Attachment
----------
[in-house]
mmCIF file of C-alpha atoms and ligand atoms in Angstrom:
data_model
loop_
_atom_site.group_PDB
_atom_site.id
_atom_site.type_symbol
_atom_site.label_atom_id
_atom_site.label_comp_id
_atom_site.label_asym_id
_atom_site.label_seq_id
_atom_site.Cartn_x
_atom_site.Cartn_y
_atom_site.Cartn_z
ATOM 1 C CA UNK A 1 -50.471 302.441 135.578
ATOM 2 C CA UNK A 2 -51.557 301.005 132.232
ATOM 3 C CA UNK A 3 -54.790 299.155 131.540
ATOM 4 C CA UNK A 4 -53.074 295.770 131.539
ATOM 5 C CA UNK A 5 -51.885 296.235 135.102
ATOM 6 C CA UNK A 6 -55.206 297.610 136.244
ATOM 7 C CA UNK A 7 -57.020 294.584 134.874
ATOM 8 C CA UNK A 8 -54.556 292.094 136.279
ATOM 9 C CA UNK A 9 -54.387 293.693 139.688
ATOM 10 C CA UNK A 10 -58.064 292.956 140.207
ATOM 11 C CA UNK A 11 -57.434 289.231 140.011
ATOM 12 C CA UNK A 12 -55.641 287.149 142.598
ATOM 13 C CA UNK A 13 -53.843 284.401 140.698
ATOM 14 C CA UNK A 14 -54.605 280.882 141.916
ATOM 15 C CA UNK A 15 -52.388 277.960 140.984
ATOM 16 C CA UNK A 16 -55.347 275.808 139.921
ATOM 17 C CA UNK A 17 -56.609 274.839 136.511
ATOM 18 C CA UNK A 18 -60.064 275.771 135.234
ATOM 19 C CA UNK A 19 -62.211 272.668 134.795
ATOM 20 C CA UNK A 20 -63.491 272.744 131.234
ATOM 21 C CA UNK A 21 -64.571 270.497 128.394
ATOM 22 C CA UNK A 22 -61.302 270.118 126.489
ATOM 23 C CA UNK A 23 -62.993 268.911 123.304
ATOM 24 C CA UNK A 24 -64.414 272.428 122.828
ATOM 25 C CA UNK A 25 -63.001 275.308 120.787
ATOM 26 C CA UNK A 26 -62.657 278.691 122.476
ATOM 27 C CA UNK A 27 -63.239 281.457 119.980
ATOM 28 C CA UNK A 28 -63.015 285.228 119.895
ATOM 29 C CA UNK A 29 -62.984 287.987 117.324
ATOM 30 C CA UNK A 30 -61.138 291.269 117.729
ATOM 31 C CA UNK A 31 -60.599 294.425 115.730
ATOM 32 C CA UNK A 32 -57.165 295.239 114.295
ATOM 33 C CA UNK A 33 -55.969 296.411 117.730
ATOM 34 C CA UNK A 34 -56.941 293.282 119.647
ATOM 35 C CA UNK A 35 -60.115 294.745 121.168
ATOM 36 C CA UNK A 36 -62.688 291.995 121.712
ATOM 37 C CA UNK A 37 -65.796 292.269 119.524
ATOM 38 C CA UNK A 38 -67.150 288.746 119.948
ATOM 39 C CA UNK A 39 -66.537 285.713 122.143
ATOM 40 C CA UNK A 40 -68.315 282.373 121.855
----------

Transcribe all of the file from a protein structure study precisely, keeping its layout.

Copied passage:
[in-house]
mmCIF file of C-alpha atoms and ligand atoms in Angstrom:
data_model
loop_
_atom_site.group_PDB
_atom_site.id
_atom_site.type_symbol
_atom_site.label_atom_id
_atom_site.label_comp_id
_atom_site.label_asym_id
_atom_site.label_seq_id
_atom_site.Cartn_x
_atom_site.Cartn_y
_atom_site.Cartn_z
ATOM 1 C CA UNK A 1 -50.471 302.441 135.578
ATOM 2 C CA UNK A 2 -51.557 301.005 132.232
ATOM 3 C CA UNK A 3 -54.790 299.155 131.540
ATOM 4 C CA UNK A 4 -53.074 295.770 131.539
ATOM 5 C CA UNK A 5 -51.885 296.235 135.102
ATOM 6 C CA UNK A 6 -55.206 297.610 136.244
ATOM 7 C CA UNK A 7 -57.020 294.584 134.874
ATOM 8 C CA UNK A 8 -54.556 292.094 136.279
ATOM 9 C CA UNK A 9 -54.387 293.693 139.688
ATOM 10 C CA UNK A 10 -58.064 292.956 140.207
ATOM 11 C CA UNK A 11 -57.434 289.231 140.011
ATOM 12 C CA UNK A 12 -55.641 287.149 142.598
ATOM 13 C CA UNK A 13 -53.843 284.401 140.698
ATOM 14 C CA UNK A 14 -54.605 280.882 141.916
ATOM 15 C CA UNK A 15 -52.388 277.960 140.984
ATOM 16 C CA UNK A 16 -55.347 275.808 139.921
ATOM 17 C CA UNK A 17 -56.609 274.839 136.511
ATOM 18 C CA UNK A 18 -60.064 275.771 135.234
ATOM 19 C CA UNK A 19 -62.211 272.668 134.795
ATOM 20 C CA UNK A 20 -63.491 272.744 131.234
ATOM 21 C CA UNK A 21 -64.571 270.497 128.394
ATOM 22 C CA UNK A 22 -61.302 270.118 126.489
ATOM 23 C CA UNK A 23 -62.993 268.911 123.304
ATOM 24 C CA UNK A 24 -64.414 272.428 122.828
ATOM 25 C CA UNK A 25 -63.001 275.308 120.787
ATOM 26 C CA UNK A 26 -62.657 278.691 122.476
ATOM 27 C CA UNK A 27 -63.239 281.457 119.980
ATOM 28 C CA UNK A 28 -63.015 285.228 119.895
ATOM 29 C CA UNK A 29 -62.984 287.987 117.324
ATOM 30 C CA UNK A 30 -61.138 291.269 117.729
ATOM 31 C CA UNK A 31 -60.599 294.425 115.730
ATOM 32 C CA UNK A 32 -57.165 295.239 114.295
ATOM 33 C CA UNK A 33 -55.969 296.411 117.730
ATOM 34 C CA UNK A 34 -56.941 293.282 119.647
ATOM 35 C CA UNK A 35 -60.115 294.745 121.168
ATOM 36 C CA UNK A 36 -62.688 291.995 121.712
ATOM 37 C CA UNK A 37 -65.796 292.269 119.524
ATOM 38 C CA UNK A 38 -67.150 288.746 119.948
ATOM 39 C CA UNK A 39 -66.537 285.713 122.143
ATOM 40 C CA UNK A 40 -68.315 282.373 121.855